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King Frederick VII of Denmark died on November 15, 1863 and despite two marriages he did not leave any heirs. Therefore under the agreement of the London Protocol of 1852 Prince Christian of Schleswig-Holstein-Sonderburg-Glücksburg, a junior branch of the House of Oldenburg, mounted the throne as King Christian IX. Since the balance of power between the sovereign and parliament was still in dispute, therefore, the early part of his reign was dominated by political disputes. In spite of his initial unpopularity and the many years of political strife, where the king was in conflict with large parts of the population, his popularity recovered towards the end of his reign, and he became a national icon due to the length of his reign and the high standards of personal morality with which he was identified.

Christian IX died in 1906 and was succeeded by his eldest son as King Frederik VIII. Frederik was liberal and he had a much more favorable to the new parliamentarian system than his father had. He came to the throne very late in life and was already in ill health and reigned for a short period, dying in 1912. His son and successor, Christian X, faced a constitutional crisis, one of the largest crisis since the adoption of the constitution in 1849.

The conflict was over the long debated issue of the reunification with Denmark of Schleswig, a former Danish fiefdom, which had been lost to Prussia during the Second War of Schleswig. The King and the cabinet were in dispute over this issue. One of the issues was the future of the city of Flensburg, in Central Schleswig. A plebiscite was to decide whether or not to return central Schleswig to either Denmark or Germany. Danish nationalists felt that at least that city should be returned to Denmark regardless of the plebiscite’s results. Christian X agreed with this premise and ordered Prime Minister Zahle to include Flensburg in the re-unification process. Zahle felt he was under no obligation to comply. He refused the order and resigned several days later after a heated exchange with the King.

Afterward, Christian X dismissed the rest of the cabinet and replaced it with a conservative cabinet. The dismissal caused an almost revolutionary atmosphere in Denmark, and for several days the future of the monarchy seemed very much in doubt. Christian X, seeing the light of this, opened between the crown and members of the Social Democrats. Realizing the monarchy was about to be overthrown he backed down on his demands and dismissed his conservative cabinet, installing a compromise cabinet until elections could be held later that year. This was the last time a sitting Danish monarch attempted to take political action without the full support of parliament. Following the crisis, Christian X accepted his drastically reduced role and became a symbolic head of state. His son, Frederik IX (1947-1972, and granddaughter, Queen Margrethe II (1972-) have continued being non-political figureheads.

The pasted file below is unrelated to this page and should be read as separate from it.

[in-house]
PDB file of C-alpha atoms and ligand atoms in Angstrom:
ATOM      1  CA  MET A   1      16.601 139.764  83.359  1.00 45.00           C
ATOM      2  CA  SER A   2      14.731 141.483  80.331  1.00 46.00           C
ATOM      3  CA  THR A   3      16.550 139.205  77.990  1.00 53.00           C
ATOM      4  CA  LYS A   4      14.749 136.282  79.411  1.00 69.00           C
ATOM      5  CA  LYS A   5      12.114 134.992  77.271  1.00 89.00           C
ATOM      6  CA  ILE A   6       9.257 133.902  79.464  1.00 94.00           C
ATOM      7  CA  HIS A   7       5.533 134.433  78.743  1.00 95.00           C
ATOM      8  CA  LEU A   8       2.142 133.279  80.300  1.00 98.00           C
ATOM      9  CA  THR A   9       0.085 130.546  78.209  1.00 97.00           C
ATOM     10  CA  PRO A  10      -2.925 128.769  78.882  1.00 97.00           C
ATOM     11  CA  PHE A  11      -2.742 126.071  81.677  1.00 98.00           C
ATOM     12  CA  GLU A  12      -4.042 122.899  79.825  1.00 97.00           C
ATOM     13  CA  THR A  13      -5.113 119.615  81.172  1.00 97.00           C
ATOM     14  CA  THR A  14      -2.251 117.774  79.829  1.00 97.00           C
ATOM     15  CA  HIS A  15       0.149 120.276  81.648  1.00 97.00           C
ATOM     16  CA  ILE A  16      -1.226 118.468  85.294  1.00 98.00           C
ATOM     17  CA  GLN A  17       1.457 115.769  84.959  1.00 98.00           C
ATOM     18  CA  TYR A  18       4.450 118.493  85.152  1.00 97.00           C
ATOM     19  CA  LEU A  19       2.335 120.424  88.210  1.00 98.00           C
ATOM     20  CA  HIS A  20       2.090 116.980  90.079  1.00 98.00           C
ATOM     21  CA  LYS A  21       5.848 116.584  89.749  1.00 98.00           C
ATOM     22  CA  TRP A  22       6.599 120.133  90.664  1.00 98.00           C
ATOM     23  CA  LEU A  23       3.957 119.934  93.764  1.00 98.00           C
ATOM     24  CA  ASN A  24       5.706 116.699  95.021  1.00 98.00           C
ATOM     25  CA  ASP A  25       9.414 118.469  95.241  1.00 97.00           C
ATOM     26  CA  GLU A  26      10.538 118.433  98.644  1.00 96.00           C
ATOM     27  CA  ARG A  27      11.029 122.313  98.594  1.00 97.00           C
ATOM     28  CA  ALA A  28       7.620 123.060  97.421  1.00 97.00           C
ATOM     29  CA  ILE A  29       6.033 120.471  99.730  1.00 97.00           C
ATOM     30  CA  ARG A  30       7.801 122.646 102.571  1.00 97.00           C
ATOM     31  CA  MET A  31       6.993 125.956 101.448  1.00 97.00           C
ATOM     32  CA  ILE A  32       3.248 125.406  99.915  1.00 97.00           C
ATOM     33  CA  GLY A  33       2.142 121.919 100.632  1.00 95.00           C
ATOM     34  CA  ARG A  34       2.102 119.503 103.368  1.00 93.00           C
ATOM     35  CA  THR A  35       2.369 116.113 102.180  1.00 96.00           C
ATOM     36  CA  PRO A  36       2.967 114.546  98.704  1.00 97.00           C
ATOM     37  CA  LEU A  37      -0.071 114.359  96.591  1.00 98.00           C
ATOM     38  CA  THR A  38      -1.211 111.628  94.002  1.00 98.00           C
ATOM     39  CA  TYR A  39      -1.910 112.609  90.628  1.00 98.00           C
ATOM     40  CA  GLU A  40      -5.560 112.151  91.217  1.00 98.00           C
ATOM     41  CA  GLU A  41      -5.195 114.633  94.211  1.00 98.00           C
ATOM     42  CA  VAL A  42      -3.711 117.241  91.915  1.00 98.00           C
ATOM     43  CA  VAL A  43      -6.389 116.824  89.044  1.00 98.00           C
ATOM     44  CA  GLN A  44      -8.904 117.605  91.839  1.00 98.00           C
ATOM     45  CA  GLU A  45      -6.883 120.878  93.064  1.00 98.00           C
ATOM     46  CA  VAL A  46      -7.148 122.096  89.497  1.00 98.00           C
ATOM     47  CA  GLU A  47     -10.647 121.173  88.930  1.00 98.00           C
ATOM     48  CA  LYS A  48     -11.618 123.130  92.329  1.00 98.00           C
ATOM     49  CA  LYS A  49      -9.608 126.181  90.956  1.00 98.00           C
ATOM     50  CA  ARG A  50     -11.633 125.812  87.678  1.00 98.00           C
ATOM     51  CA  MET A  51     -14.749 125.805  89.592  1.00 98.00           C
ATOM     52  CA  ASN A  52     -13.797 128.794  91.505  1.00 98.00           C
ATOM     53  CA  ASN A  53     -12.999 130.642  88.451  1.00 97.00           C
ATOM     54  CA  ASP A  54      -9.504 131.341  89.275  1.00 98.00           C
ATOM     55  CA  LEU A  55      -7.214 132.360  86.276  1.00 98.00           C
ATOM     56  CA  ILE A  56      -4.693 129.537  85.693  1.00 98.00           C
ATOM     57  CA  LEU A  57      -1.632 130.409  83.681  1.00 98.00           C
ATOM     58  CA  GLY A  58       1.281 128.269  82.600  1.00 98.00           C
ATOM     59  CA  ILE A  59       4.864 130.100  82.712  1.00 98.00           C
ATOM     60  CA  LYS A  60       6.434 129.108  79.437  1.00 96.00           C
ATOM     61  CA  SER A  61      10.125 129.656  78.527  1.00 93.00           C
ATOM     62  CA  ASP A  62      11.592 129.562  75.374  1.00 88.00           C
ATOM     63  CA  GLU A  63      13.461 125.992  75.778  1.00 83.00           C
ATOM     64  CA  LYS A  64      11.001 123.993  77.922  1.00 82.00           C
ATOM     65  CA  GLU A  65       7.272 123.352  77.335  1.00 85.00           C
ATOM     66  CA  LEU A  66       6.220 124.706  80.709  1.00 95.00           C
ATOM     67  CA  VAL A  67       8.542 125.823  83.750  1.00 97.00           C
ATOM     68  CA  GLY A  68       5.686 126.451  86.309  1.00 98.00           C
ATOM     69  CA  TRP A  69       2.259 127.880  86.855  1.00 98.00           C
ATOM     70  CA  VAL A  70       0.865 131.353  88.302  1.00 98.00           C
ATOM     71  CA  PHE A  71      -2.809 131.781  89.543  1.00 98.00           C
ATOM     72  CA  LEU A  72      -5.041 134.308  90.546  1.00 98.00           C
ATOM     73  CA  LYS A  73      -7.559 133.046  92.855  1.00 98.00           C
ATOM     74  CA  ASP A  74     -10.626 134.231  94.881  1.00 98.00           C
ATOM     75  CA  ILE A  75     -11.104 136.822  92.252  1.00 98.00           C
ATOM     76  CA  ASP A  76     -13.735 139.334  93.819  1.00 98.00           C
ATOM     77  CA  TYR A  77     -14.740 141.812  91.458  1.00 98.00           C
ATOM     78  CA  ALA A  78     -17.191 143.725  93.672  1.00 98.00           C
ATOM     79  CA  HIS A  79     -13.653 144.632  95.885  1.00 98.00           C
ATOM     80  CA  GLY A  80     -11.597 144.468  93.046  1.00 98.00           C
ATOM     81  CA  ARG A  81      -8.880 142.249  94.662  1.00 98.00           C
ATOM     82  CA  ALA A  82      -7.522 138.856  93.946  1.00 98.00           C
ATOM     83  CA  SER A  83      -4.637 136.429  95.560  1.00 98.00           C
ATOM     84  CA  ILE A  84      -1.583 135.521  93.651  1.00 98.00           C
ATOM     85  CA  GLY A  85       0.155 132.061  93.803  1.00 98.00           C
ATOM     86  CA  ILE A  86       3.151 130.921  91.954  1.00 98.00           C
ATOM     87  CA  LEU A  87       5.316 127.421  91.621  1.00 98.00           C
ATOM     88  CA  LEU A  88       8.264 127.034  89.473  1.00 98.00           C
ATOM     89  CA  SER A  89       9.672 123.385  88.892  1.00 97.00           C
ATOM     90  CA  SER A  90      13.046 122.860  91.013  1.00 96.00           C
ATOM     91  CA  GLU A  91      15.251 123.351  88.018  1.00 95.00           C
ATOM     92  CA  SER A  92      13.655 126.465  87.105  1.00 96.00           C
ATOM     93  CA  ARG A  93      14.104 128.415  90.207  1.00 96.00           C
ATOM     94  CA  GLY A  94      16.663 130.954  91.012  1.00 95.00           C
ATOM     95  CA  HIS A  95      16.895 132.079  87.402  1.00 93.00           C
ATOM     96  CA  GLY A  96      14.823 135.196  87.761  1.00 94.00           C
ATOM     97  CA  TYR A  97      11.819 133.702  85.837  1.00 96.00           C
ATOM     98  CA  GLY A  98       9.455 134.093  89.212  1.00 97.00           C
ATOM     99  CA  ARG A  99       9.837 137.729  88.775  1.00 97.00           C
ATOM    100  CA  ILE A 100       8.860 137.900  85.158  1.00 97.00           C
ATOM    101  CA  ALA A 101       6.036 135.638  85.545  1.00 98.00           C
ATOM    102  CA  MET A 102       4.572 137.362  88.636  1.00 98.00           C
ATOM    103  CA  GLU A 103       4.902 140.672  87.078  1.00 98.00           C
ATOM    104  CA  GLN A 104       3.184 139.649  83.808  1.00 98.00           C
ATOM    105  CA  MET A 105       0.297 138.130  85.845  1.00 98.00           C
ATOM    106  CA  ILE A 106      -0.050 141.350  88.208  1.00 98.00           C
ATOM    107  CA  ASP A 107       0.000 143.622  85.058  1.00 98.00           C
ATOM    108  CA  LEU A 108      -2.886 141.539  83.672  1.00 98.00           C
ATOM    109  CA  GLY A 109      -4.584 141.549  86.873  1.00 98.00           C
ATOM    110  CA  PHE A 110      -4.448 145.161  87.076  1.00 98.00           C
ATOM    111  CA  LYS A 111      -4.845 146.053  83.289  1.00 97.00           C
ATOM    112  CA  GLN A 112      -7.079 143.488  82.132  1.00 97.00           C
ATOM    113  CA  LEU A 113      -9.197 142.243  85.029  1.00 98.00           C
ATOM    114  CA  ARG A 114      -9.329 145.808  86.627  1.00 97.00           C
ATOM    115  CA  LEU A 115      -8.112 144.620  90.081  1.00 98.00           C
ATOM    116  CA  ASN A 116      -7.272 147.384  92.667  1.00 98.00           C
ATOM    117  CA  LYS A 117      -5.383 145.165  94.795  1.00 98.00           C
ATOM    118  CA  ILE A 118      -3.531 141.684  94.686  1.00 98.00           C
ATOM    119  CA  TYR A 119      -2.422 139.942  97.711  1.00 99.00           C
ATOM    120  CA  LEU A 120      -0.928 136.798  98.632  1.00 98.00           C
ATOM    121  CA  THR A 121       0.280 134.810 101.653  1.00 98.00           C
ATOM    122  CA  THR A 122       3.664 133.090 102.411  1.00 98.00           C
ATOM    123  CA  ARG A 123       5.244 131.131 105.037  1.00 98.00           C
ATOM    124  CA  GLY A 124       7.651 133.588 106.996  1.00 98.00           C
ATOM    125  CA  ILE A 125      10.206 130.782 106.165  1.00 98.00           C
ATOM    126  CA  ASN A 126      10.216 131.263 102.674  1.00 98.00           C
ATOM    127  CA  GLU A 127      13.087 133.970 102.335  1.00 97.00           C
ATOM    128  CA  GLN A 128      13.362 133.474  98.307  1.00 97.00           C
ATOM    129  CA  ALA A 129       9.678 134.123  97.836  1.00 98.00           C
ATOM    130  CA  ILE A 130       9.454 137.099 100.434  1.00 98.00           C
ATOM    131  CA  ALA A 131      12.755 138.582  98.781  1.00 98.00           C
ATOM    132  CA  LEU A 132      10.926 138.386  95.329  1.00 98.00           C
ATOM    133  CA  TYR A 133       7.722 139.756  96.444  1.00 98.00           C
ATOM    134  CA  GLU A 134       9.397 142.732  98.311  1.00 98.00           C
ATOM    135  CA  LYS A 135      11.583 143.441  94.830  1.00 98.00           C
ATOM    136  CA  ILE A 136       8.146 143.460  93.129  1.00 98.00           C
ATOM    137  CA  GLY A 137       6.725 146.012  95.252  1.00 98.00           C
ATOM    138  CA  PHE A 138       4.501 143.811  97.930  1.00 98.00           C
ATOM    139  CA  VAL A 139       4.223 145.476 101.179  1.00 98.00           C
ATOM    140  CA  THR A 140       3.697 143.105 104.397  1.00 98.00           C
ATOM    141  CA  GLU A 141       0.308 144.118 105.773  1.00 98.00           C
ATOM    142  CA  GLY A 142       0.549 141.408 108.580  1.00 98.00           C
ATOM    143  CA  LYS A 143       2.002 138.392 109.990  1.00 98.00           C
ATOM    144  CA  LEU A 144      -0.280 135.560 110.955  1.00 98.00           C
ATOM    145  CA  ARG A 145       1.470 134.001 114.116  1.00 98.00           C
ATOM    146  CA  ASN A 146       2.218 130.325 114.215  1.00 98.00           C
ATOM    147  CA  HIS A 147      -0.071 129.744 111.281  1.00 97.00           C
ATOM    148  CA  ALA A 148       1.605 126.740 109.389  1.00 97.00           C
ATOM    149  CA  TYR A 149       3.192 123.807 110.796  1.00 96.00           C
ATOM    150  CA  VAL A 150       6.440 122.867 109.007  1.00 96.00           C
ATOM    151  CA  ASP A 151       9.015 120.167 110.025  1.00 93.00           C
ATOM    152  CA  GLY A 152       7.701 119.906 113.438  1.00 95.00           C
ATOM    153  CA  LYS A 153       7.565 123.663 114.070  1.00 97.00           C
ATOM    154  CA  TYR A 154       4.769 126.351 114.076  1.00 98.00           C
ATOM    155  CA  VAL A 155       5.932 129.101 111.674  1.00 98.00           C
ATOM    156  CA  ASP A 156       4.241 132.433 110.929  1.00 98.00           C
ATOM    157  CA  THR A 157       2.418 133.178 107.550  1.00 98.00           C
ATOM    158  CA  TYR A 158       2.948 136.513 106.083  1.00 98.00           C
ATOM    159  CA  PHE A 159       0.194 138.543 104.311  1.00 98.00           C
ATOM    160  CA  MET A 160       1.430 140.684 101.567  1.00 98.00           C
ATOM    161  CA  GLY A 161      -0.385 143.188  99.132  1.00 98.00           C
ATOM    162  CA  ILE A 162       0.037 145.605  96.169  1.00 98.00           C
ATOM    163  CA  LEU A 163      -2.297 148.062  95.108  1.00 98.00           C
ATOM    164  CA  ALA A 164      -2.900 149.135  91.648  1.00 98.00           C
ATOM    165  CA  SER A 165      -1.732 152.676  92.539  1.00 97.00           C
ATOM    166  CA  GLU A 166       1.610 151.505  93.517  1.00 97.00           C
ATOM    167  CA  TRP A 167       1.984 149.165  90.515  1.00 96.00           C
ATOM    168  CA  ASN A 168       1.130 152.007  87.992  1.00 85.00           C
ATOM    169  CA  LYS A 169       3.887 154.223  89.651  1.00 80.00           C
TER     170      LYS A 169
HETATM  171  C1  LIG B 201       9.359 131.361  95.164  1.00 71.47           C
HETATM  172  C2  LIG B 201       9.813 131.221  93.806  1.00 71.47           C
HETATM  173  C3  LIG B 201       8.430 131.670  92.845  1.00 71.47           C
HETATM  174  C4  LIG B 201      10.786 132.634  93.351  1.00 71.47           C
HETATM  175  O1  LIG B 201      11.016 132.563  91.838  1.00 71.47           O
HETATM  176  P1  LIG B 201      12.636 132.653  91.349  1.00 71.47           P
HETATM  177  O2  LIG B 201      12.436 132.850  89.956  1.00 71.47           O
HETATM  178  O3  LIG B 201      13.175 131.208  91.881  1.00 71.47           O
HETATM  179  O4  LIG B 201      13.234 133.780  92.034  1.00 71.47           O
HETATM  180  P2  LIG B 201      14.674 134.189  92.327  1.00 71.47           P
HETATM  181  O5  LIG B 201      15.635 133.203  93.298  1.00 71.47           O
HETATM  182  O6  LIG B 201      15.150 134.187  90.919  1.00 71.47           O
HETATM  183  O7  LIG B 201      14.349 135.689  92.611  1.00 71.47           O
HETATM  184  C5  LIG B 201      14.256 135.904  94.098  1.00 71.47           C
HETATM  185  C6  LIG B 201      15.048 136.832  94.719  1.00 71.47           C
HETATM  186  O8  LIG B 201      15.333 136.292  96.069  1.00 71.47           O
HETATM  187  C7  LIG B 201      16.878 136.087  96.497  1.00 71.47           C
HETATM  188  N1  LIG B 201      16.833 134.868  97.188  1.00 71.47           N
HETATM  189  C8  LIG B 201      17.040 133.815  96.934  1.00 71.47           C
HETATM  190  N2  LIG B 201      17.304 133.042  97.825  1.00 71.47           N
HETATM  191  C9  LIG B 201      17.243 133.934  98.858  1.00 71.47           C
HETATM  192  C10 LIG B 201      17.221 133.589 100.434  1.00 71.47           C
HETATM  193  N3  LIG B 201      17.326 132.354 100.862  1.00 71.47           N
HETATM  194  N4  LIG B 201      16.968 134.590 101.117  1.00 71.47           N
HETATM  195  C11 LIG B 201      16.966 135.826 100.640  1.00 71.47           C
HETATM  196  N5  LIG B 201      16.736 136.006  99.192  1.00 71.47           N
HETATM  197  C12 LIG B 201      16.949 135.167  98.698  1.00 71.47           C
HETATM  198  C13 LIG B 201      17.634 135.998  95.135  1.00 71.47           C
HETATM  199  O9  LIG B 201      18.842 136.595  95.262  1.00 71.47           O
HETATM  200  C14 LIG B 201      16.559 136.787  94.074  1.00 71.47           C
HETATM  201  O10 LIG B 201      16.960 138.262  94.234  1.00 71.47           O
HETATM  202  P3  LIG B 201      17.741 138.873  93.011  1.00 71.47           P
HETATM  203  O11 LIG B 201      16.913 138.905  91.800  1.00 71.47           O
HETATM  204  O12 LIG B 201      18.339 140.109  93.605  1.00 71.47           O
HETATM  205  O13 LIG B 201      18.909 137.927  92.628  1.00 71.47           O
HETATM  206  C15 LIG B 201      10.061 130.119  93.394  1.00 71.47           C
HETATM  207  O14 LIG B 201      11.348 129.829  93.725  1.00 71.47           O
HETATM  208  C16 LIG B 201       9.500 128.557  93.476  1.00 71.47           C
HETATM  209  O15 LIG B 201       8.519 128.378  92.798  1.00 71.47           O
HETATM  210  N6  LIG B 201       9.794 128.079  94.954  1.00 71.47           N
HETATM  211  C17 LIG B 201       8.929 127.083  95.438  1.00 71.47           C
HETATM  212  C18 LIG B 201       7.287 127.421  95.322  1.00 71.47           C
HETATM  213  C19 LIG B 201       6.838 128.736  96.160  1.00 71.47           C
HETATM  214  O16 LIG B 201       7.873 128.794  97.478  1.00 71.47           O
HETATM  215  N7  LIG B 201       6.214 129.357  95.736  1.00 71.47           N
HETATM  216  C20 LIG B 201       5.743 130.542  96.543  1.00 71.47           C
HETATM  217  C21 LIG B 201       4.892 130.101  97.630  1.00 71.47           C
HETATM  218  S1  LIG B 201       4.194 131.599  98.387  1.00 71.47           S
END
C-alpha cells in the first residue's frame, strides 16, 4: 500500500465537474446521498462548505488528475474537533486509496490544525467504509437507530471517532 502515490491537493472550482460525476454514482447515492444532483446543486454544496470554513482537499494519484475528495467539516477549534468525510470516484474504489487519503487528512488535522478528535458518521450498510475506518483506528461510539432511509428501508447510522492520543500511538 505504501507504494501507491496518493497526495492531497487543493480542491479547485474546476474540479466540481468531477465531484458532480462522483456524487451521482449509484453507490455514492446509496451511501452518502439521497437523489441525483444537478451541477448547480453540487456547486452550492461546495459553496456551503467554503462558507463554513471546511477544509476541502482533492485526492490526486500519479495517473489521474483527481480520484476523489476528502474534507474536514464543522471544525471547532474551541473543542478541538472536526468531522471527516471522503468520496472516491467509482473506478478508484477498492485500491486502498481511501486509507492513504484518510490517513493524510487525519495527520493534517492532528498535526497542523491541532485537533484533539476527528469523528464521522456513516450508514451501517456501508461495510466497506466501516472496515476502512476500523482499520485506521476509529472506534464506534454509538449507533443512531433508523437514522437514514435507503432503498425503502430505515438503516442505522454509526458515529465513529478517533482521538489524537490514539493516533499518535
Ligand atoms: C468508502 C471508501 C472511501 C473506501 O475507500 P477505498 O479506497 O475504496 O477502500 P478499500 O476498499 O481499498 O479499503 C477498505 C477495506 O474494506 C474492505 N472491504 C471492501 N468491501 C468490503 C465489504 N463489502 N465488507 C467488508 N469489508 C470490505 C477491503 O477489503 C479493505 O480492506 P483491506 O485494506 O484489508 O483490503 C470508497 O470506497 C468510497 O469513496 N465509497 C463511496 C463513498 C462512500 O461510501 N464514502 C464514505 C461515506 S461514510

Cut here from Wikipedia is the Danish monarchs’ Constitutional role.

The Queen’s main tasks are to represent the Kingdom abroad and to be a unifying figurehead at home. She receives foreign ambassadors and awards honours and medals. The queen performs the latter task by accepting invitations to open exhibitions, attending anniversaries, inaugurating bridges, etc.

As an unelected public official, the Queen takes no part in party politics and does not express any political opinions. Although she has the right to vote, she opts not to do so to avoid even the appearance of partisanship.

After an election where the incumbent Prime Minister does not have a majority behind him or her, the Queen holds a “Dronningerunde” (Queen’s meeting) in which she meets the chairmen of each of the Danish political parties.

Each party has the choice of selecting a Royal Investigator to lead these negotiations or alternatively, give the incumbent Prime Minister the mandate to continue his government as is. In theory each party could choose its own leader as Royal Investigator, the social liberal Det Radikale Venstre did so in 2006, but often only one Royal Investigator is chosen plus the Prime Minister, before each election. The leader who, at that meeting succeeds in securing a majority of the seats in the Folketing, is by royal decree charged with the task of forming a new government. (It has never happened in more modern history that any party has held a majority on its own.)

Once the government has been formed, it is formally appointed by the Queen. Officially, it is the Queen who is the head of government, and she therefore presides over the Council of State, where the acts of legislation which have been passed by the parliament are signed into law. In practice, however, nearly all of the Queen’s formal powers are exercised by the Council of State, and she is required by convention to act on its advice.

In addition to her roles in her own country, the queen is also the Colonel-in-Chief of the Princess of Wales’s Royal Regiment (Queen’s and Royal Hampshires), an infantry regiment of the British Army, following a tradition in her family.

Next week, I will look at the conservative state of Prussia.